I had an interesting chat over lunch on the train home from National Housing Conference’s Solutions 2013 in Atlanta last week. The couple I was speaking with was from Athens, Georgia, and they were concerned that the many people stuck in their city’s “projects” didn’t have great access to jobs (in large part, as they suspected, because the University of Georgia students snapped up entry-level service jobs at the university). Wouldn’t it be better to “just” give them all vouchers and send them to Atlanta, they wondered?
There are, of course, many reasons why it’s more complicated than that. While people should always have the chance to move to pursue opportunity, forcing them to leads to a host of health problems, loss of social networks that could have supported them through tough times, etc.
And vouchers, as most housing advocates know, have fallen well short of their promise of providing access to opportunity, instead, tending to reconcentrate voucher holders in new low-opportunity areas, but now with new utility bills and without the social networks and supports they left behind. In some studies, as many as 80 percent of landlords wouldn’t accept housing choice (section 8) vouchers.
This problem is only being exacerbated as private equity firms snap up single-family homes and rent them out. In a place like Atlanta, this amounts to thousands and thousands of units at a time, and most of them are not eager to take vouchers.
Now, it’s one thing to make this argument to some random folks I met in my travels. I think many people have had to explain such things around the proverbial holiday dinner table, and likely to more skepticism than I received this time.
But it’s also worth remembering that the “vouchers = freedom” formulation is also widely accepted within the affordable housing “big tent” as it were.
Case in point from Solutions 2013:
One morning’s panel, framed as an exploration of the different trends facing affordable housing development in urban, suburban, and rural areas, featured Egbert Perry, CEO of The Integral Group (urban) and Noel Khalil, CEO of Columbia Residential (suburban), two well-respected for-profit developers of affordable housing and mixed-income redevelopments.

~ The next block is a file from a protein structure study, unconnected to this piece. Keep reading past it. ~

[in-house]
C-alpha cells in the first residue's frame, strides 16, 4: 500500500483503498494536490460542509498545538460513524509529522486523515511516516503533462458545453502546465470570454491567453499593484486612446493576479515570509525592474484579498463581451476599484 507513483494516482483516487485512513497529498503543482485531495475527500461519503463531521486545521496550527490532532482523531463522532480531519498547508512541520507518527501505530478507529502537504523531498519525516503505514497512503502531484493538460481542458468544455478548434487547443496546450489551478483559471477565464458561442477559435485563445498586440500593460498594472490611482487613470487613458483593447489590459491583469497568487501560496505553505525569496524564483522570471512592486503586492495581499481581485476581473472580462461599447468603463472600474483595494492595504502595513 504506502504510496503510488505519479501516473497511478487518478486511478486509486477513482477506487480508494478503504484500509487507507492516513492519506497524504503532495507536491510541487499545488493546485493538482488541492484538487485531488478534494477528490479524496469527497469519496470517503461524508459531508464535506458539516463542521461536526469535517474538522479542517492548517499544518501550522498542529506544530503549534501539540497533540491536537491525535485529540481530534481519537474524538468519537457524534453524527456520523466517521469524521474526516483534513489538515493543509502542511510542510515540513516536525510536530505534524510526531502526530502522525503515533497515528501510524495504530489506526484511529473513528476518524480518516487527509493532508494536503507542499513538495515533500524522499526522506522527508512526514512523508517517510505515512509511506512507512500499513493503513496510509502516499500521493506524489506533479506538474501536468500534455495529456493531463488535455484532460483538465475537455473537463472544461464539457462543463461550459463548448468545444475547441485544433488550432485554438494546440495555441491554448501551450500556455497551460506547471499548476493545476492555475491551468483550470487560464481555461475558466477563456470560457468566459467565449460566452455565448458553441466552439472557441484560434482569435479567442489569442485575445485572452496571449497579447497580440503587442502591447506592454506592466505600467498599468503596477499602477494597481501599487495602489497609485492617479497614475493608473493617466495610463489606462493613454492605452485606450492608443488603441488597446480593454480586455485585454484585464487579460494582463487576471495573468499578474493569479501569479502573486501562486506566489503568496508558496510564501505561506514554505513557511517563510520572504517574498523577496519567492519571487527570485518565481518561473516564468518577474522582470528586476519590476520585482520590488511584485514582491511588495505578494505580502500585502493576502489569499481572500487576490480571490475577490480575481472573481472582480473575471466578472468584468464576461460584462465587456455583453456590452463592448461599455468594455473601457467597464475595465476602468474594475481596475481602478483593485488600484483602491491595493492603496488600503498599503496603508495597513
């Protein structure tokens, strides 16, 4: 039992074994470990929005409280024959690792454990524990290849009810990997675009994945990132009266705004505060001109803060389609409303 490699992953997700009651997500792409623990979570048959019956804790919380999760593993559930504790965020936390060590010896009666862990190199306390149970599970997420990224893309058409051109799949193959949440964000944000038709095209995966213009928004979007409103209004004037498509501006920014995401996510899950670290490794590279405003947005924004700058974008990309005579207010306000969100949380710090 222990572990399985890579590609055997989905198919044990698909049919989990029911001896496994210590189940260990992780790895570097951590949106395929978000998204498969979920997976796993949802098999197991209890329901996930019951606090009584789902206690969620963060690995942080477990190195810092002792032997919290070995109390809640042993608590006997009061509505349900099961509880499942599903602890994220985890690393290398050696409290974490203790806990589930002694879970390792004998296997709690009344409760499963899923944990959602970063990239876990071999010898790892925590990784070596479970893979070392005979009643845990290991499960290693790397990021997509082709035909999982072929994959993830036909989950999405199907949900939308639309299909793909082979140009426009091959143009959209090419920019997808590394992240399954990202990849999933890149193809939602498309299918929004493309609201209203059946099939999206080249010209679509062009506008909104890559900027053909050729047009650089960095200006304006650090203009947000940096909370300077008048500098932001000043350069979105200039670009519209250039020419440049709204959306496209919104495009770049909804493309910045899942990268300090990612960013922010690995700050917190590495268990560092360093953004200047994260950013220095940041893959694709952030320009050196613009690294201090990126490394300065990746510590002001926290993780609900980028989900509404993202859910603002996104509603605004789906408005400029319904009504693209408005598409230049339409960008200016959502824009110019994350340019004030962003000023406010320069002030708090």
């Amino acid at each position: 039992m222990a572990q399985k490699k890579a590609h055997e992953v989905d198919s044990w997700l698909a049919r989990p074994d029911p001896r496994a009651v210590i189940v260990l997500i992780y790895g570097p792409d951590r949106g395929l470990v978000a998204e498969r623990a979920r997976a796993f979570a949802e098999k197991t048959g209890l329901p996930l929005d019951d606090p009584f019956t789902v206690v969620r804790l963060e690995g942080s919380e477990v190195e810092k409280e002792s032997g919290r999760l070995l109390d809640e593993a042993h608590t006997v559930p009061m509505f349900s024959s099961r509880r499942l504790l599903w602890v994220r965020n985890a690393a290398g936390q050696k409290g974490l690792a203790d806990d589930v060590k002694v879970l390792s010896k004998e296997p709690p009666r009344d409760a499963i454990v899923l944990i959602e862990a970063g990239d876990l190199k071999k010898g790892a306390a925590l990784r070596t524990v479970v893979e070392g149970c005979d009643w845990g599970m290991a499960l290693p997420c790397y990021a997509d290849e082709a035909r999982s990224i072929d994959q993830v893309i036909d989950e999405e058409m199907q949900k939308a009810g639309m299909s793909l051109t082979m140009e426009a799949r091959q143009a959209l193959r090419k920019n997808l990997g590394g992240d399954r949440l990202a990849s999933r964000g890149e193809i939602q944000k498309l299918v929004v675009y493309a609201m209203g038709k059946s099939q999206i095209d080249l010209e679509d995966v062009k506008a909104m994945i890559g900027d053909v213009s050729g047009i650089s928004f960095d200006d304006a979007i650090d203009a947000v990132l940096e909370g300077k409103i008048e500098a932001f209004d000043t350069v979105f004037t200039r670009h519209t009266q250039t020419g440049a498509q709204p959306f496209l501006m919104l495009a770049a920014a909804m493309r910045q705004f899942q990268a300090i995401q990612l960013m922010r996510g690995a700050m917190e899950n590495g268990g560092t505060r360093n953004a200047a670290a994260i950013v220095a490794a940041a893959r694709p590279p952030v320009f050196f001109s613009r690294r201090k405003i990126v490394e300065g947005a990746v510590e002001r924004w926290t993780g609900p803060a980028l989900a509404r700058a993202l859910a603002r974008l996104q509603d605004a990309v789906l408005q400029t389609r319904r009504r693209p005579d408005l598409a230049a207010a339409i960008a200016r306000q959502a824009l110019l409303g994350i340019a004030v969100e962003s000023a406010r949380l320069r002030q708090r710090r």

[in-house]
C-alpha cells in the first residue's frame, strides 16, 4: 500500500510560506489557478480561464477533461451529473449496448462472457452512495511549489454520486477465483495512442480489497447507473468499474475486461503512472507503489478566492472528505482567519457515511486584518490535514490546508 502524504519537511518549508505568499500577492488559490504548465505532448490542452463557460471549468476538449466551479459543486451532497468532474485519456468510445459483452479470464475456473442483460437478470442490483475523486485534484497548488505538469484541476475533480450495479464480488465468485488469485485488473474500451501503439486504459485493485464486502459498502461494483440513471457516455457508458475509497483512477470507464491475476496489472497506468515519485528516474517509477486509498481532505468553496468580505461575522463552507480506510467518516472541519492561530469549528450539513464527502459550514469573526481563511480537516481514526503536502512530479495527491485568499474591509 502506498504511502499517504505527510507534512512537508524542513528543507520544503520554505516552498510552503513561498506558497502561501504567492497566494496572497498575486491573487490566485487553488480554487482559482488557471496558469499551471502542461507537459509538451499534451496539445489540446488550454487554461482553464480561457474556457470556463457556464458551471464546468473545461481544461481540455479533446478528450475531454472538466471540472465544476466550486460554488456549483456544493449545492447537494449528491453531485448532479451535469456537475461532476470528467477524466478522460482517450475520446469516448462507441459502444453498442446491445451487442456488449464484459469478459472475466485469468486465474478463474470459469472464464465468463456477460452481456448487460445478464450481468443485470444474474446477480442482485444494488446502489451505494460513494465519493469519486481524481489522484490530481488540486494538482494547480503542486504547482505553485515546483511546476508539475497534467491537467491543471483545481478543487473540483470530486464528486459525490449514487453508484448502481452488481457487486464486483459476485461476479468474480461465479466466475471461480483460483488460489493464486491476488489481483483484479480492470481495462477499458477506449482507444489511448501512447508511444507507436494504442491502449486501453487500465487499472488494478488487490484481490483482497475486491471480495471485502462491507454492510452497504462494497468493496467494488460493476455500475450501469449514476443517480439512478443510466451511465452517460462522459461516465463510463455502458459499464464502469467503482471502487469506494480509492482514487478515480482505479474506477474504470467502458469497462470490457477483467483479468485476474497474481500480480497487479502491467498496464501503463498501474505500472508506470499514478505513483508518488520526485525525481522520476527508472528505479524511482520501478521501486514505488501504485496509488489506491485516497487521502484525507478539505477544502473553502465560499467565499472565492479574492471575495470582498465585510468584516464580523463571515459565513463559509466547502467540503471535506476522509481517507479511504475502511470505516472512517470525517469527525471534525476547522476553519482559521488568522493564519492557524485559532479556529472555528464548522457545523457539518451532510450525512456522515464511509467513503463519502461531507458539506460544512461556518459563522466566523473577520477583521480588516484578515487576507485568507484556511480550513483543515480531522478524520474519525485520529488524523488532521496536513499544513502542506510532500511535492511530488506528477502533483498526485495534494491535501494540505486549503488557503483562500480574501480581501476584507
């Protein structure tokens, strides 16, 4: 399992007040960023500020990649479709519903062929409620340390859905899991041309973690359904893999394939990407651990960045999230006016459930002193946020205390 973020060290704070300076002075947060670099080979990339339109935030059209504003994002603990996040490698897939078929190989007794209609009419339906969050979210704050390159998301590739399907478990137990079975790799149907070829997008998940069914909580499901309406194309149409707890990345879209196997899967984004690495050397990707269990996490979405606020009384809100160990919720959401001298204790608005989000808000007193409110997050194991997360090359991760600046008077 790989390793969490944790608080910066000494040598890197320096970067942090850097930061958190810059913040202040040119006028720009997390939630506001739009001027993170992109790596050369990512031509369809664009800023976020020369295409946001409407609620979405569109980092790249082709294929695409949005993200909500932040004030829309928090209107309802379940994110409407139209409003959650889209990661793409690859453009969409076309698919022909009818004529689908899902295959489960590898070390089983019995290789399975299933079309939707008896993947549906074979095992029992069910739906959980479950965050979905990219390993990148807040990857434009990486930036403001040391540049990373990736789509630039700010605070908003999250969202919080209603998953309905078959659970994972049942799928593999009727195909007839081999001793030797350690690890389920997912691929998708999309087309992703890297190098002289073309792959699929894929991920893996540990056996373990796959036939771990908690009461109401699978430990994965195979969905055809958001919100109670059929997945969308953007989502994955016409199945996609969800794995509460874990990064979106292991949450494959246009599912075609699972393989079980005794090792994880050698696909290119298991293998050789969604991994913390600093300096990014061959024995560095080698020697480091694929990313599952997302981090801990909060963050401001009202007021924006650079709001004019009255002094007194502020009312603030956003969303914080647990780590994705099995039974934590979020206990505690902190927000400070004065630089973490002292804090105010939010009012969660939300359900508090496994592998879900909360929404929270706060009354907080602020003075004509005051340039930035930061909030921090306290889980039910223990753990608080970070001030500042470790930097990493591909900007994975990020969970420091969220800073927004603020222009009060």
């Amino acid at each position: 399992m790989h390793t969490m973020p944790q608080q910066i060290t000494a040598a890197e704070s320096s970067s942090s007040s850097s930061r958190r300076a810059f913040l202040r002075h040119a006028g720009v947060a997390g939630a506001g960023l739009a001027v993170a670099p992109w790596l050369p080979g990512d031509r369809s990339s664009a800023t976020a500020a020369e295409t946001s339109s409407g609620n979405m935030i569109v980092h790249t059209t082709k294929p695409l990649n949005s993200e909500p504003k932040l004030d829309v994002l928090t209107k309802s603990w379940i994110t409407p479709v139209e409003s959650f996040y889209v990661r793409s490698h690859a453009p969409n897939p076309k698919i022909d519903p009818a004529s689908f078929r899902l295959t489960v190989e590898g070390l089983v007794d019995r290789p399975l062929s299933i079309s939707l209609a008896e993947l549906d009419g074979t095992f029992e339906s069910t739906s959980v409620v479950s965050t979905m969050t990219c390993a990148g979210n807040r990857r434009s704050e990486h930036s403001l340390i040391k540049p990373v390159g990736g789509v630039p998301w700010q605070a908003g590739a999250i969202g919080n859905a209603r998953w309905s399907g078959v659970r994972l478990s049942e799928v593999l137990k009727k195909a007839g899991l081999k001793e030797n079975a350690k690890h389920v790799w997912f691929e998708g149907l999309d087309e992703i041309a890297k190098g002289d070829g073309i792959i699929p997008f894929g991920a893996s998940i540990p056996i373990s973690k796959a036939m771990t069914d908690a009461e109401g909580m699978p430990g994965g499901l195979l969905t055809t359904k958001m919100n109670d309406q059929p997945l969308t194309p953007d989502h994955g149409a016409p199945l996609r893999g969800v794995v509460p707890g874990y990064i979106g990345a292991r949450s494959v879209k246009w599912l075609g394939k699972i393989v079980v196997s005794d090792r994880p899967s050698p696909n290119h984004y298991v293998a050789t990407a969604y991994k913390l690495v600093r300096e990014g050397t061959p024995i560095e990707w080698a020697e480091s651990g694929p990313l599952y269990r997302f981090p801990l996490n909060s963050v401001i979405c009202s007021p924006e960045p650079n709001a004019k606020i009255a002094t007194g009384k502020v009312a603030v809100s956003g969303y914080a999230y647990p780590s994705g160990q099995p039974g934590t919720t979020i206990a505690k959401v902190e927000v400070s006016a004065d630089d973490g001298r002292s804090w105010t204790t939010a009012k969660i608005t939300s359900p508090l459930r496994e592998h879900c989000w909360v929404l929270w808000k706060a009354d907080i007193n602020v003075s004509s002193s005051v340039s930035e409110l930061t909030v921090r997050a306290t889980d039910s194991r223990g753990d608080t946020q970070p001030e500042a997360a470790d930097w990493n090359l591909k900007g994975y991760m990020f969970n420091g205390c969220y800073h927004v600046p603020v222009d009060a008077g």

Both said many useful things; they clearly know their business and how to create and manage successful developments. But both also repeated many opinions that I think housing advocates would not let go quietly by if they came from political opponents rather than allies: comments about the bedrock importance of work requirements for public housing (despite lack of jobs and other critiques of the requirements), for example, and the simplistic “vouchers = freedom” rhetoric.
At lunch that day, HUD Secretary Shaun Donovan spoke strongly about what can be achieved when the “big tent” of housing speaks with one voice—as in the pushback on the proposed high downpayment QRM proposal of last year, which seems likely to have been beaten.
But if we’re going to be stronger, we need to do more than turn to our neighbors and say, as I did at that breakfast panel, “What voucher program is he talking about?”
We need to educate each other about our parts of the affordable housing field, our particular expertises. So, tenant organizers and others who work directly with voucher recipients need to make sure that their voices are heard by others in the “big tent” who tend to focus on development, so when we advocate for a better and stronger voucher program, and the retention of some place-based rental assistance, we can be on the same page, as we were with QRM.
Similarly, if developers want more “big tent” support for Choice Neighborhoods funding, for example, as I heard some people bemoan the lack of, it may help to have a dialogue about how the current laws, funding streams, and procedures constrain their choices, and listen to residents and advocates about their problems with public housing redevelopment that Choice has not yet solved.
We will have a hard time coming to more common ground inside the big tent if we ignore the fact that we aren’t at that common ground yet.
There will remain ideological divides (that’s why they call it a big tent), but I think there are also many opportunities to find overlap and raise our voices as a larger group for something we all believe in, both nationally and locally.
Perry, for example, candidly noted at one point that his work has made a lot of other people a lot of money—as in, once a redevelopment is finished, values rise in a neighborhood and other property owners and developers cash in. Given that he recognizes this imbalance, it may not be too much of a reach to think that he and others in his position could understand the irony and waste of residents being priced out of a newly redeveloped neighborhood and join with them to support efforts to capture some of that publicly created value and direct it toward permanent affordability.
One of the great things about the National Housing Conference is that it brings together such a wide variety of parts of the field. Now to reach across our own aisles…